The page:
Number of uncompleted rigs is increasing quickly while the number of completed rigs is dropping. Prices declines may suggest the end of the shale expansion in the United States, especially as the product end-price would need to be reasonably higher to support further investments. Source: Bloomberg
OPEC+ plans bigger output cuts
OPEC+ countries began to implement recently agreed production cuts. However, countries like Saudi Arabia already hint that they may limit output be more than it was agreed on. Saudi Arabia alone plans to slash exports by as much as 800k barrels per day in comparison to November’s exports. Moreover, Iranian exports keep decline despite sanction waivers granted to countries like India, China, Japan or South Korea. Venezuela and Libya also keep experiencing problems with oil exports.
How the oil market balance looks right now?
Just a few months ago most of the forecasts pointed to a significant increase in implied oil inventories throughout 2019. IEA suggested that the first quarters of the year may result in 1-1.5 mb increase in oil inventories what in turn forced OPEC+ group to slash production. However, situation has changed since then. Demand increase in 2018 is estimated to be around 1.5 million barrels per day. Various estimates hinted at 1.3 mbd increase in demand in 2019. However, if we take into account more severe global economic slowdown this number may go to as low as 1 million barrels per day.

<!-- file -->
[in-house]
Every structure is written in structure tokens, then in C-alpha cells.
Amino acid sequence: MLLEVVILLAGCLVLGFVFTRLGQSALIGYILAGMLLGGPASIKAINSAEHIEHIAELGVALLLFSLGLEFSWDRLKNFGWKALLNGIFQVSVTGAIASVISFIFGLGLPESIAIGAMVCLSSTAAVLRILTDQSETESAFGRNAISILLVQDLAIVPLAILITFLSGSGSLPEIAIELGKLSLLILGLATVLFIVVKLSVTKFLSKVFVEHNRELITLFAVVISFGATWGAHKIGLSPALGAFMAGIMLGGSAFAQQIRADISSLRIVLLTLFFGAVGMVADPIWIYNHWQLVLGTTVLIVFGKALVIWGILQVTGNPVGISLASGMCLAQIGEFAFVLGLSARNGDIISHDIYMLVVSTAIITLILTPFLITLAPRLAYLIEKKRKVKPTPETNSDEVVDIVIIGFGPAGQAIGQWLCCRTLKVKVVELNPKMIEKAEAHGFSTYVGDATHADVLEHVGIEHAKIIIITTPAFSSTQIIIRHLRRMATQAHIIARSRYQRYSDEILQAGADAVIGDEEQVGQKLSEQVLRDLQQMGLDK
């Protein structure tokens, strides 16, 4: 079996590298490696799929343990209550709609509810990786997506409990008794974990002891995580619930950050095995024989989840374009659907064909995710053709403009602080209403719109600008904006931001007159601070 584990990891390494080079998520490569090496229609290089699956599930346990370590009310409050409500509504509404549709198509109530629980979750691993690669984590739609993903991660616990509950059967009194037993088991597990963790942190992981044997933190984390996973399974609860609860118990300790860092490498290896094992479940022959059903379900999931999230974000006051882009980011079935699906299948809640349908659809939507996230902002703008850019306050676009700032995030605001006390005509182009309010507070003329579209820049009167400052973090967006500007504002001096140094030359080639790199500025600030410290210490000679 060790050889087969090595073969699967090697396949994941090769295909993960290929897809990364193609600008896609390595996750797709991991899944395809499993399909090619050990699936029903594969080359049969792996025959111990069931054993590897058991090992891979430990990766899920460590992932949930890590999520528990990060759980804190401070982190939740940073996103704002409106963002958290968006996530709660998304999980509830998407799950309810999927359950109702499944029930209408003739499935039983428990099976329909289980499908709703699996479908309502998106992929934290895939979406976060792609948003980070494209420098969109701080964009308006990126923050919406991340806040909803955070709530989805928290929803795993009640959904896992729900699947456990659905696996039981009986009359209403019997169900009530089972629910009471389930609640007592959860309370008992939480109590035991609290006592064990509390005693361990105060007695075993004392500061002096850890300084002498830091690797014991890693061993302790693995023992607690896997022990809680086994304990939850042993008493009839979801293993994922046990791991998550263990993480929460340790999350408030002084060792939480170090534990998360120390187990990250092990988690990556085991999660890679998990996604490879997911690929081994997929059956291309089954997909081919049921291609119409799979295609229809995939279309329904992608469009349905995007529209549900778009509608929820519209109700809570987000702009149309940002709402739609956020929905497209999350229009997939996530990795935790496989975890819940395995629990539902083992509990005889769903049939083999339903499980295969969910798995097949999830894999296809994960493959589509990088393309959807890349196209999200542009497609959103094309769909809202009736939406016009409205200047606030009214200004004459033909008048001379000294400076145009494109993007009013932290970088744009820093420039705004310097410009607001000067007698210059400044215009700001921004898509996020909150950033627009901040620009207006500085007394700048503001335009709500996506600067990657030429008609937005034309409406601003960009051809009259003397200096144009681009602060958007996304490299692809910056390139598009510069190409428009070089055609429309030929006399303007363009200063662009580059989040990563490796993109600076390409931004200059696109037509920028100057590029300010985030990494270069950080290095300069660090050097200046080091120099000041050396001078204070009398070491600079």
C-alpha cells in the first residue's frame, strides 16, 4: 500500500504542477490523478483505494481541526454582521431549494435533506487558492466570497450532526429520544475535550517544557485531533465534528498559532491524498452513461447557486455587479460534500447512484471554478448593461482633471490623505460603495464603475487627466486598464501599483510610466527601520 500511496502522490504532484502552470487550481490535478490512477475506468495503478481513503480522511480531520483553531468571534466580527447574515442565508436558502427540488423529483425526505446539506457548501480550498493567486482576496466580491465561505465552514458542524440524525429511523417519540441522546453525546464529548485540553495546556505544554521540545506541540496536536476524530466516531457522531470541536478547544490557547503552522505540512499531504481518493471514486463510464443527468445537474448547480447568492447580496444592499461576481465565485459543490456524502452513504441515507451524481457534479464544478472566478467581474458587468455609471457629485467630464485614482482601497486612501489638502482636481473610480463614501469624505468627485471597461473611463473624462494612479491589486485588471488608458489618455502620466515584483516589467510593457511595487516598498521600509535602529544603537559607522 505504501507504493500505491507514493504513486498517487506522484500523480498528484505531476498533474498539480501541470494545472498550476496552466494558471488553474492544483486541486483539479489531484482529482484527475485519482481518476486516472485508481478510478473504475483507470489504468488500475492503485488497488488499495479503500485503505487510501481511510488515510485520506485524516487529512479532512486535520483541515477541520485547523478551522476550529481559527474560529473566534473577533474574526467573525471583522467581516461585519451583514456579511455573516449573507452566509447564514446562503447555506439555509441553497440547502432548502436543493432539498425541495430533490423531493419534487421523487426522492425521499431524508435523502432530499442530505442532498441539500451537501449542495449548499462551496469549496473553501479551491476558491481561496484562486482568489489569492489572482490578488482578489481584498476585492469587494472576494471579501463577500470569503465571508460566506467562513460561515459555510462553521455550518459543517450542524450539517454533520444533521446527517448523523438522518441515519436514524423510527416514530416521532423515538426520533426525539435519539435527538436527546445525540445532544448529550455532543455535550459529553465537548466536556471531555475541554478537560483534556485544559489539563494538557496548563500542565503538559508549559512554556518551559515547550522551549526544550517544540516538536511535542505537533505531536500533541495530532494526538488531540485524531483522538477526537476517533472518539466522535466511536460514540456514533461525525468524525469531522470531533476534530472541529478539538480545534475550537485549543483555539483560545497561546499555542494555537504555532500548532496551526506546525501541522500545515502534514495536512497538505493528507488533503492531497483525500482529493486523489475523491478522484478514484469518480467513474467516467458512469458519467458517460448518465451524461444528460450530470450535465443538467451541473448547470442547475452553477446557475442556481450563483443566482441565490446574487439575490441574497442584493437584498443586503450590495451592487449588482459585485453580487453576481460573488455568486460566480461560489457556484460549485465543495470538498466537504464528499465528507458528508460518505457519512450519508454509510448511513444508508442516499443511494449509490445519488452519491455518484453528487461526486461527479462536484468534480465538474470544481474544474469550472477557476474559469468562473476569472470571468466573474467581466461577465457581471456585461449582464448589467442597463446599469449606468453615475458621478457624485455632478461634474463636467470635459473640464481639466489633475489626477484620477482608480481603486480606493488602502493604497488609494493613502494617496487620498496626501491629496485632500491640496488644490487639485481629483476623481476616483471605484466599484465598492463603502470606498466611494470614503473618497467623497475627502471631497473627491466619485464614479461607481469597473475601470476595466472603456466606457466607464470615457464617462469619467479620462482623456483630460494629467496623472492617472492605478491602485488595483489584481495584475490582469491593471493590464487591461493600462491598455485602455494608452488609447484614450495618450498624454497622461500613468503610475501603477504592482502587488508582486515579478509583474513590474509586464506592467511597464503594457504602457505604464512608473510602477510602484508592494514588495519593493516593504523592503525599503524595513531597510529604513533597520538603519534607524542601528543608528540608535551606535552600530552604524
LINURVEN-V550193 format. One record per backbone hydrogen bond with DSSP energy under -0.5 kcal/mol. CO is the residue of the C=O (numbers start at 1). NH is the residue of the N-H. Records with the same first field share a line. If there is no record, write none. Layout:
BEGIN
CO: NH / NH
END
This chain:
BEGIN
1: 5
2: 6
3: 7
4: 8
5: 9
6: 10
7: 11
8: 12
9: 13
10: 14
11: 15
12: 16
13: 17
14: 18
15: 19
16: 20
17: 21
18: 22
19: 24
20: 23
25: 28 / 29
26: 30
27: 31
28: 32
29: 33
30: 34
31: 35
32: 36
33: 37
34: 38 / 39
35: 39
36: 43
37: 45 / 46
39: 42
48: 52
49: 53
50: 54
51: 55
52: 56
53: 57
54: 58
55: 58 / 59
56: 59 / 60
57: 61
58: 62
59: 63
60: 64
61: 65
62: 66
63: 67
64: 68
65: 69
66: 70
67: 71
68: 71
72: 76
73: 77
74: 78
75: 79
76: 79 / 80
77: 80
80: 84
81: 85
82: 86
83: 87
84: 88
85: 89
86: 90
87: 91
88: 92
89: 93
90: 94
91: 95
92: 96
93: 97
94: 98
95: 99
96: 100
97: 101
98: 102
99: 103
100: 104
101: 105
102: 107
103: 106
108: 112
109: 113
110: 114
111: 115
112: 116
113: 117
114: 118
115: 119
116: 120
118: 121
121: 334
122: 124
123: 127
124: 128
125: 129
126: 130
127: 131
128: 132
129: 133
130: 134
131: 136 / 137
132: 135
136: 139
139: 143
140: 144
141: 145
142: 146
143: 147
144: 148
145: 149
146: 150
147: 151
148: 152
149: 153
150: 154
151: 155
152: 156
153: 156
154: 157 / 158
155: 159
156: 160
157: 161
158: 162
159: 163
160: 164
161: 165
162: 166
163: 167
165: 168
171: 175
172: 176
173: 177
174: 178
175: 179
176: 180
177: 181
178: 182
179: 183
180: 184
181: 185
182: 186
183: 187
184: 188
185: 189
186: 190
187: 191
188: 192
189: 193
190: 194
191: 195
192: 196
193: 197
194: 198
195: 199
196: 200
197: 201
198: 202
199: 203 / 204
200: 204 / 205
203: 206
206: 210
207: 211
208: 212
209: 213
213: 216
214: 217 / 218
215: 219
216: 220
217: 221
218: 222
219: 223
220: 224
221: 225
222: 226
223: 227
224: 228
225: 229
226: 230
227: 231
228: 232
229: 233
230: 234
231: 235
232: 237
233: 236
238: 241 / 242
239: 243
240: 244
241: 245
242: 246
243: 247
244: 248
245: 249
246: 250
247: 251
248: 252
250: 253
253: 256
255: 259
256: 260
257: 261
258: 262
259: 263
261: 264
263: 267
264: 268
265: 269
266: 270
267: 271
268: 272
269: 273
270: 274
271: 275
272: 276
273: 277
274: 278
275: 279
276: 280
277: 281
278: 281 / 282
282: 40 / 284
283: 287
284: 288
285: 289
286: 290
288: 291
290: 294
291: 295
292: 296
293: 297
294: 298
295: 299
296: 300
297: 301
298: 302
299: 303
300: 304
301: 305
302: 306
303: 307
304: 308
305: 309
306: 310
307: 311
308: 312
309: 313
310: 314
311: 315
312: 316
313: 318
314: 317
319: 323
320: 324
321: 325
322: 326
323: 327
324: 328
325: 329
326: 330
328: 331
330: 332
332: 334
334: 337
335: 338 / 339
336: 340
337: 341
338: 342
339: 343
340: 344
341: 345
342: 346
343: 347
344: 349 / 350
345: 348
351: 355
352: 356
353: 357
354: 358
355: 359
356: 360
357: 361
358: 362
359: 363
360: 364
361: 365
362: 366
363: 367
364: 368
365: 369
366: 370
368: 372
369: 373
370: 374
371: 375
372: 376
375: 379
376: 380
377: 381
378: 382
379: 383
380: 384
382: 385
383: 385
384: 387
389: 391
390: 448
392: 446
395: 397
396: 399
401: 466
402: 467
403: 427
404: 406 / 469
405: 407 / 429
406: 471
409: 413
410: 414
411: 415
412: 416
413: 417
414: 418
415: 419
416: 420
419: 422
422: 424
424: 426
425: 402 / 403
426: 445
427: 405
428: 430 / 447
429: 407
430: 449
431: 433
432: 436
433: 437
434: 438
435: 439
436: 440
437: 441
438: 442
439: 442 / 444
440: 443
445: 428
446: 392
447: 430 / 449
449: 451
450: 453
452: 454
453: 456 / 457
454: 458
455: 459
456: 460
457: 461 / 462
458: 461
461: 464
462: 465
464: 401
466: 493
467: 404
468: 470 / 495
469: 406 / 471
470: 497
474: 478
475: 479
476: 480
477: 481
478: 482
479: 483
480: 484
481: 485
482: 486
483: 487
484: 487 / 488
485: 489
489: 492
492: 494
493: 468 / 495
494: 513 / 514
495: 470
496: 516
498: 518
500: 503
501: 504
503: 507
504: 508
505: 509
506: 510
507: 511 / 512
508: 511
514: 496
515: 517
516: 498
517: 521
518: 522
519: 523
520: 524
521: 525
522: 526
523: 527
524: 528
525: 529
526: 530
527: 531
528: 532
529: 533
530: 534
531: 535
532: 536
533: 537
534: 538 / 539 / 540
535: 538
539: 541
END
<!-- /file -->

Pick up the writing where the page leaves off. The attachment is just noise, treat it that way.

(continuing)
When it comes to the supply side the situation is way more complex as it does not depend solely on the economic growth and oil prices. Supply increased by 2.5 million barrels per day in 2018 while forecast for 2019 suggest that supply will increase by 2.19 mbd with 2 mbd increase accounting solely to the North American countries. Current estimates point for the US production to increase by 1.5 million barrels per day but if we take into account potential slowdown in the shale sector this increase may be much smaller. We assume that oil supply will increase by 1.5-2 million barrels in 2019. OPEC forecasts hint that demand for cartel’s oil may be smaller than 32 million barrels per day during the first half of the year. However, this smaller demand may be offset by declining supply. What does it mean for oil prices? We may experience a situation similar to the one from 2017 when, despite mixed expectations, production cuts indeed led to the balancing of the oil market.
OPEC and EIA assume that demand and supply will rise moderately throughout 2019. In our opinion supply may decline more than demand. Such a situation should occur especially in the first two quarters of the year. Source: OPEC